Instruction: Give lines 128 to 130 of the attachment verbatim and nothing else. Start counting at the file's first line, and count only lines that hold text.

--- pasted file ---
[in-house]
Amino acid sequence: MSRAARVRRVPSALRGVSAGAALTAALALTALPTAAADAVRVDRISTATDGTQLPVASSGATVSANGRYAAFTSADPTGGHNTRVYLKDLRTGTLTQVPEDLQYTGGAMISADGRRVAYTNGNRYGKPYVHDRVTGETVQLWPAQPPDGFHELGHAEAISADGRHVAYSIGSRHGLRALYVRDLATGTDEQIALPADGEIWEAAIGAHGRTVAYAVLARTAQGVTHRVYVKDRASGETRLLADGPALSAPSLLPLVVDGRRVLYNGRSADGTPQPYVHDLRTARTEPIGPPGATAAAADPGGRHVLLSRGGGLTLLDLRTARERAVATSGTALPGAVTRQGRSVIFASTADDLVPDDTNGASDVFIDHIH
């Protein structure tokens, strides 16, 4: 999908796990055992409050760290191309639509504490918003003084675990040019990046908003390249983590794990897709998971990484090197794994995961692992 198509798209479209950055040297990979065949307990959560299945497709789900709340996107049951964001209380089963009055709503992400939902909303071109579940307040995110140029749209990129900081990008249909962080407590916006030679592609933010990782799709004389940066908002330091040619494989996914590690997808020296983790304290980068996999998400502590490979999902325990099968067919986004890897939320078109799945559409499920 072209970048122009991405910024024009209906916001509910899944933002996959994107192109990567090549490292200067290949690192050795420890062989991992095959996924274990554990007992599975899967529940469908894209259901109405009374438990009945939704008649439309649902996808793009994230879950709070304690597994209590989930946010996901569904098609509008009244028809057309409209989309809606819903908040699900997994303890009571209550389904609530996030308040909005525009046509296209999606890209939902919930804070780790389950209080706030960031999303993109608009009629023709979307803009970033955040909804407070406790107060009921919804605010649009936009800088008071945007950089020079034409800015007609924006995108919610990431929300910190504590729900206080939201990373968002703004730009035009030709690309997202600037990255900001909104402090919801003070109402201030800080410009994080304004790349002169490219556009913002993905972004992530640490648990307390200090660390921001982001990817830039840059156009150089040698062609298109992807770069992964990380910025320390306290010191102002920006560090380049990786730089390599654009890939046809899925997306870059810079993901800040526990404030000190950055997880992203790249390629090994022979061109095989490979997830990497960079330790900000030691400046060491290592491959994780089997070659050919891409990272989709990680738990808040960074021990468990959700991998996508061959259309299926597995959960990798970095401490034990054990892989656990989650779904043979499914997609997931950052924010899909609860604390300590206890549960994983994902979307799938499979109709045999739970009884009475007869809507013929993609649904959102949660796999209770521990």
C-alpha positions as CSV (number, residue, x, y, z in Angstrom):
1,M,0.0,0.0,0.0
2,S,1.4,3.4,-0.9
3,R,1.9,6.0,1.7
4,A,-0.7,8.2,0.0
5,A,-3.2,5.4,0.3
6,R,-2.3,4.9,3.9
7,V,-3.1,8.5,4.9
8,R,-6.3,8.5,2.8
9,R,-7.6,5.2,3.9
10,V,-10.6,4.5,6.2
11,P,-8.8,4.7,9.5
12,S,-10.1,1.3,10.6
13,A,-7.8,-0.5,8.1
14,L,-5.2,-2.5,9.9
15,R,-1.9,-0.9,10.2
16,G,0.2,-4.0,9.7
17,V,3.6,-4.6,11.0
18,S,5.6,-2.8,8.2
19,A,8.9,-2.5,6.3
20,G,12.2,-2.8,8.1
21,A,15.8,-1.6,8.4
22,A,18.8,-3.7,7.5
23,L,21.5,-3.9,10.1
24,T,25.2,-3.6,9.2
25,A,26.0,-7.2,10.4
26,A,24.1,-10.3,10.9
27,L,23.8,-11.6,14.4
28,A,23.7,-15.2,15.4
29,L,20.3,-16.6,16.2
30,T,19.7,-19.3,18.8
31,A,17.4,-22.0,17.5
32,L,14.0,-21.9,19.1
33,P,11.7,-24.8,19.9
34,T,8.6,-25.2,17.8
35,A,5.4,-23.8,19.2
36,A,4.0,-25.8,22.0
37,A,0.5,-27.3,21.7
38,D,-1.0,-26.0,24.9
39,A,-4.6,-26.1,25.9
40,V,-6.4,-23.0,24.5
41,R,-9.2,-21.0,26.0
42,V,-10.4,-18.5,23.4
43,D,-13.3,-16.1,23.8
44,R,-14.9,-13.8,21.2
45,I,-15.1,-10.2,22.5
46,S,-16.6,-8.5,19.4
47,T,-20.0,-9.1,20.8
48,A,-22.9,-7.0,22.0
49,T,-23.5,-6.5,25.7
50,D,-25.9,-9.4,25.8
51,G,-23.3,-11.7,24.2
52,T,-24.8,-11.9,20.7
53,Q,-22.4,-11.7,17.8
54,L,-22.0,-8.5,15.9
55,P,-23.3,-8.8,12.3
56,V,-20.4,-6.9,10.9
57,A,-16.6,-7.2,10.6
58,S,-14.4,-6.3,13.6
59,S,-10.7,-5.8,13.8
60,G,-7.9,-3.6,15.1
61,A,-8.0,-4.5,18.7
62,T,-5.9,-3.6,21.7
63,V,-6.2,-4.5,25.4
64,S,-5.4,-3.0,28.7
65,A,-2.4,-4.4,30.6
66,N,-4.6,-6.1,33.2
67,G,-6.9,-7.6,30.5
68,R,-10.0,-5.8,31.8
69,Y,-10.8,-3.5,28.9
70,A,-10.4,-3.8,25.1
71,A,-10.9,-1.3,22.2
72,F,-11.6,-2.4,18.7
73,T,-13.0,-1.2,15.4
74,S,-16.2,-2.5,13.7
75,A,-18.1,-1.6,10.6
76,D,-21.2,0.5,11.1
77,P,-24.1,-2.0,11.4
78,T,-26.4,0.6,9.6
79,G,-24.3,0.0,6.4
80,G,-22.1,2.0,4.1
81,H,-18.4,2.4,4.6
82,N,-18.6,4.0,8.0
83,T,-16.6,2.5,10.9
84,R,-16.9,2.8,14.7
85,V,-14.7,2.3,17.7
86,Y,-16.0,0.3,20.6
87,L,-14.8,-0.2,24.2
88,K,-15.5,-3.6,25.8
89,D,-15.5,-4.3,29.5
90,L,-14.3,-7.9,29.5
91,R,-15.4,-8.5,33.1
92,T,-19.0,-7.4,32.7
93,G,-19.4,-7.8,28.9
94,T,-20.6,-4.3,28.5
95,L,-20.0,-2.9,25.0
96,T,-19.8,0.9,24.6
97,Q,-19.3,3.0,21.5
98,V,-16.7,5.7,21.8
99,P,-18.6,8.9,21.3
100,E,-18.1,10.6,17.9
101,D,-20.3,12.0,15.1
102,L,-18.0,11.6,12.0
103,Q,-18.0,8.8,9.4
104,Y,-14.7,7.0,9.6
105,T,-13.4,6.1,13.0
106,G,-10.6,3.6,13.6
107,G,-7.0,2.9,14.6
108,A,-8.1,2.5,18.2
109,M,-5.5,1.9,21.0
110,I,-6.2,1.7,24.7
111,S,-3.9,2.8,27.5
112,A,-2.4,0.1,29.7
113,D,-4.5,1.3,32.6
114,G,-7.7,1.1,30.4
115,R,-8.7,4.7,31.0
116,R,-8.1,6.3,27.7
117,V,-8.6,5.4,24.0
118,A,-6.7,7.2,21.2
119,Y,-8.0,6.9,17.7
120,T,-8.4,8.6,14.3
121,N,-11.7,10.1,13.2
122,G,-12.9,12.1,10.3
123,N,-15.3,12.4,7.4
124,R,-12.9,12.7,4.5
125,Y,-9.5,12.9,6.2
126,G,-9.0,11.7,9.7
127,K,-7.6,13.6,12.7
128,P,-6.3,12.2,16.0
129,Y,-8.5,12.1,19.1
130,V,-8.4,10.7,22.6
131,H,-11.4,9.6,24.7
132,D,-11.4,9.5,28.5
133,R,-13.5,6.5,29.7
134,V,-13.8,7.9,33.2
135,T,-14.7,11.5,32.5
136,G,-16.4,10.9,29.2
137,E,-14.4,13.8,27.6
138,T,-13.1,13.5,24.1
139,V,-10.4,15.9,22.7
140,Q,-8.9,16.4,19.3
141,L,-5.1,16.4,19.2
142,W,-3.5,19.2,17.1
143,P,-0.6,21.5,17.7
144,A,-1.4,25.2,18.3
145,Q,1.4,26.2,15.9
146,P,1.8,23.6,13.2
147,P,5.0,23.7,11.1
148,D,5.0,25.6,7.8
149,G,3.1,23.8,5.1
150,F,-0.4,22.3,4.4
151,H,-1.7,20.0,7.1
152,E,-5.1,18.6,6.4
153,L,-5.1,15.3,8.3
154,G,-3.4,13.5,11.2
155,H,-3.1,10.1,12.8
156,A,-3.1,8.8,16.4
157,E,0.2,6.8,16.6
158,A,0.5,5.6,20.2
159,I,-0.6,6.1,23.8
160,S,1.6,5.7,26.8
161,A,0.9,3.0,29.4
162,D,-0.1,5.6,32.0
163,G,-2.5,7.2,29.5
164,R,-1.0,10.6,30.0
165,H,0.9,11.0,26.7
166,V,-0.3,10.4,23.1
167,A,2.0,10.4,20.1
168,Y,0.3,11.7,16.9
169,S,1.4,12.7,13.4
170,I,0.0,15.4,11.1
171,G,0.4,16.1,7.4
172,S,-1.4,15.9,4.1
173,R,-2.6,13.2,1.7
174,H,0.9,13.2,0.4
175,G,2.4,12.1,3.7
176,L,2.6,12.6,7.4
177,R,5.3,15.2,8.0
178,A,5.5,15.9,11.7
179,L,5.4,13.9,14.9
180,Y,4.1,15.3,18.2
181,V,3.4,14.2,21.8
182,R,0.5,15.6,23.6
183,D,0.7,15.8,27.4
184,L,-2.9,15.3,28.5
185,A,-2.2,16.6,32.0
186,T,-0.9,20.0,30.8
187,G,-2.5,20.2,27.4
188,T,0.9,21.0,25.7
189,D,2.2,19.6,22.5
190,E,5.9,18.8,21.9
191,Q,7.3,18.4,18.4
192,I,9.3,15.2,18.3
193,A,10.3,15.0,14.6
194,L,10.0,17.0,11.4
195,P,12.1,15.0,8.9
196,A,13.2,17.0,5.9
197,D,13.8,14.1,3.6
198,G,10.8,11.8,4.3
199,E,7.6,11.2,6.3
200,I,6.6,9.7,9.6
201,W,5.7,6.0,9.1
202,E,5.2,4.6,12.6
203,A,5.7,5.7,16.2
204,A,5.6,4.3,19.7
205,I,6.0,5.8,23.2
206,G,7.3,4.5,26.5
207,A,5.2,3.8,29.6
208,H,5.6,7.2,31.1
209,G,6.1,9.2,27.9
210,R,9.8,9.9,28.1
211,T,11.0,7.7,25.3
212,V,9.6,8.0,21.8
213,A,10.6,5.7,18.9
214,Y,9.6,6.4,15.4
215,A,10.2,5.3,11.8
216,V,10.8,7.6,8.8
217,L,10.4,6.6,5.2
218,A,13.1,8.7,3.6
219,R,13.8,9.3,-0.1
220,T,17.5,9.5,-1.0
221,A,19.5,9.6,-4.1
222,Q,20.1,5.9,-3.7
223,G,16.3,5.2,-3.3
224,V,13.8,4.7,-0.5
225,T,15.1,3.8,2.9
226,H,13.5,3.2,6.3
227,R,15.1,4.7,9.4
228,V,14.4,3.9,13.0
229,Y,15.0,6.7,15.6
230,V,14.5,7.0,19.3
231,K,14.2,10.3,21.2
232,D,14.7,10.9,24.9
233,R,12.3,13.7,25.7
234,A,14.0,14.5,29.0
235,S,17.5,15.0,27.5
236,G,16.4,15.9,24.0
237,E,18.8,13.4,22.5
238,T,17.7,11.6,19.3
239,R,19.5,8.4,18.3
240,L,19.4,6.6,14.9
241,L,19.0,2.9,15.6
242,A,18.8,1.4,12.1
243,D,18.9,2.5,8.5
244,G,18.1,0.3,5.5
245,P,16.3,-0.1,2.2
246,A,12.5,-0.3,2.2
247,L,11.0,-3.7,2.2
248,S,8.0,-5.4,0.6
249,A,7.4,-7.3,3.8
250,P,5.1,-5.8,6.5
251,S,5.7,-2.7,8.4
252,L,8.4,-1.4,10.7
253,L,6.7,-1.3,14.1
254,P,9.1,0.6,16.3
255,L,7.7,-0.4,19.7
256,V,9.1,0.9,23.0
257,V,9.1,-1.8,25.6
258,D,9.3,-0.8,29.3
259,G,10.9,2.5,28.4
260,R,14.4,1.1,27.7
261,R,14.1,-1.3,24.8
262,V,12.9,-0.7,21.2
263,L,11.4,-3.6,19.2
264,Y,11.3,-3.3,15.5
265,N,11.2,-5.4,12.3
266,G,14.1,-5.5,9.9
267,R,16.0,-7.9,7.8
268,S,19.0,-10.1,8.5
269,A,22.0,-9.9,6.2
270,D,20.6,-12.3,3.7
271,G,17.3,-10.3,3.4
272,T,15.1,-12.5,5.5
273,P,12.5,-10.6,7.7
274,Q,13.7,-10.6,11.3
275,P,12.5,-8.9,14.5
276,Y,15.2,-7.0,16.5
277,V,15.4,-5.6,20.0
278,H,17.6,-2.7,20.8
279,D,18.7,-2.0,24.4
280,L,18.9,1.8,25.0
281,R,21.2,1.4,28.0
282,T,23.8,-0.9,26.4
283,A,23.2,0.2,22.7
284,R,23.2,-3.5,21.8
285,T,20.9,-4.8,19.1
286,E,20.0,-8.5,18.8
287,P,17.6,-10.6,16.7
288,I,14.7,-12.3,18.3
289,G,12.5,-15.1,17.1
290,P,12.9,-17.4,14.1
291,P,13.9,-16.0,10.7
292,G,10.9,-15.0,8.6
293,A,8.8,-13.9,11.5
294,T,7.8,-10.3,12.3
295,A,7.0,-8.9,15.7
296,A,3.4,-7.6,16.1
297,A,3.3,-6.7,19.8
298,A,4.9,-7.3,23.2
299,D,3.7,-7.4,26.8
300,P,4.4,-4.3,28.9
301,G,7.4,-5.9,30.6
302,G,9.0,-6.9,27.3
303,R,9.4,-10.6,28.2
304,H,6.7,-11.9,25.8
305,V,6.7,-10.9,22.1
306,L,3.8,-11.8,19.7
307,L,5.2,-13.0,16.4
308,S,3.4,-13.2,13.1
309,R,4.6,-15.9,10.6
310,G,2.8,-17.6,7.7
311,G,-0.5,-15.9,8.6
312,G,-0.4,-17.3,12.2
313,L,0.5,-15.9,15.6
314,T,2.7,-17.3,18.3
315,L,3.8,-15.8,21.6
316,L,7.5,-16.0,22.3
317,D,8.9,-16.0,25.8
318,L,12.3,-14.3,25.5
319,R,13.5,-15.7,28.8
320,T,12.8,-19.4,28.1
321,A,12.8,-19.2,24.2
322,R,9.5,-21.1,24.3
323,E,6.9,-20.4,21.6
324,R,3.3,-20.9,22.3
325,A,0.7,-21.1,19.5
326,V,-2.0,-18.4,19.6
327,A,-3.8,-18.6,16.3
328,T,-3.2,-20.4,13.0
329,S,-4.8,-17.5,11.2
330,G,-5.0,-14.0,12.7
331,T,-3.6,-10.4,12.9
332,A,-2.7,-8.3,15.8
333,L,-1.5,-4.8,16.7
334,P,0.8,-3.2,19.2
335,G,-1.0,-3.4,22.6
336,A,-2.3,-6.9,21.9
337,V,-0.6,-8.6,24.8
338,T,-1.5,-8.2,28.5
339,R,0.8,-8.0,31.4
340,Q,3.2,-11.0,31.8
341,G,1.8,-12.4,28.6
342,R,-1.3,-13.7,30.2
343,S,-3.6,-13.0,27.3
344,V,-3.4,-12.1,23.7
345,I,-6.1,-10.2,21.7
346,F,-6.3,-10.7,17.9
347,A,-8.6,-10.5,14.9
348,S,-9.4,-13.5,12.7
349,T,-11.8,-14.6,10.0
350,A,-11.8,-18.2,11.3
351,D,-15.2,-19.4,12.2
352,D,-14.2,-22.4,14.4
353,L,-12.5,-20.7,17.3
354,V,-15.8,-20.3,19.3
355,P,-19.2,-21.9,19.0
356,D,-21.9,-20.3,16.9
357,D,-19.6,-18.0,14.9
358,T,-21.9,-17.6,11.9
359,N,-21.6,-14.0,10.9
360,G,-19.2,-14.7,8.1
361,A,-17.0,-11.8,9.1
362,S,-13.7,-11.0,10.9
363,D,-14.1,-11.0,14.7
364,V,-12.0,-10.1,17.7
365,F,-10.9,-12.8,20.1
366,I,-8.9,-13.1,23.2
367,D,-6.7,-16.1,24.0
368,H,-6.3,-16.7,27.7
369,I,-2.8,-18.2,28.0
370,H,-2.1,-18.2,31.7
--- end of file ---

124,R,-12.9,12.7,4.5
125,Y,-9.5,12.9,6.2
126,G,-9.0,11.7,9.7